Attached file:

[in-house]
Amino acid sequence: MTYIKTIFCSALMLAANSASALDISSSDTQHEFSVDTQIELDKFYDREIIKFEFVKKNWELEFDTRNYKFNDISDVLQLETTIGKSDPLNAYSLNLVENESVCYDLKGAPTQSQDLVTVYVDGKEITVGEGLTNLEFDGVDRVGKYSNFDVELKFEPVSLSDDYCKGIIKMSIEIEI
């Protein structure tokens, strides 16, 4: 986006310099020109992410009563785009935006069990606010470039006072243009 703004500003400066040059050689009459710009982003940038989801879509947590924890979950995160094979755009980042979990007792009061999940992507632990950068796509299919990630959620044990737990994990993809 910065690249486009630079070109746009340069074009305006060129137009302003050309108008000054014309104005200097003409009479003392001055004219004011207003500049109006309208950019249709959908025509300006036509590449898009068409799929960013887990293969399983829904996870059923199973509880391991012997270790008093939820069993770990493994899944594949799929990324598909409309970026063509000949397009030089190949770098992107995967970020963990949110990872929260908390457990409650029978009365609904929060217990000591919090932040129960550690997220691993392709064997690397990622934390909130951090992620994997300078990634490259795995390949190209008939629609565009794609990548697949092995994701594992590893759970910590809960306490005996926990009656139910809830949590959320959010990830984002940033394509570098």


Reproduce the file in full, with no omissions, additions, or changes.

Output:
[in-house]
Amino acid sequence: MTYIKTIFCSALMLAANSASALDISSSDTQHEFSVDTQIELDKFYDREIIKFEFVKKNWELEFDTRNYKFNDISDVLQLETTIGKSDPLNAYSLNLVENESVCYDLKGAPTQSQDLVTVYVDGKEITVGEGLTNLEFDGVDRVGKYSNFDVELKFEPVSLSDDYCKGIIKMSIEIEI
């Protein structure tokens, strides 16, 4: 986006310099020109992410009563785009935006069990606010470039006072243009 703004500003400066040059050689009459710009982003940038989801879509947590924890979950995160094979755009980042979990007792009061999940992507632990950068796509299919990630959620044990737990994990993809 910065690249486009630079070109746009340069074009305006060129137009302003050309108008000054014309104005200097003409009479003392001055004219004011207003500049109006309208950019249709959908025509300006036509590449898009068409799929960013887990293969399983829904996870059923199973509880391991012997270790008093939820069993770990493994899944594949799929990324598909409309970026063509000949397009030089190949770098992107995967970020963990949110990872929260908390457990409650029978009365609904929060217990000591919090932040129960550690997220691993392709064997690397990622934390909130951090992620994997300078990634490259795995390949190209008939629609565009794609990548697949092995994701594992590893759970910590809960306490005996926990009656139910809830949590959320959010990830984002940033394509570098």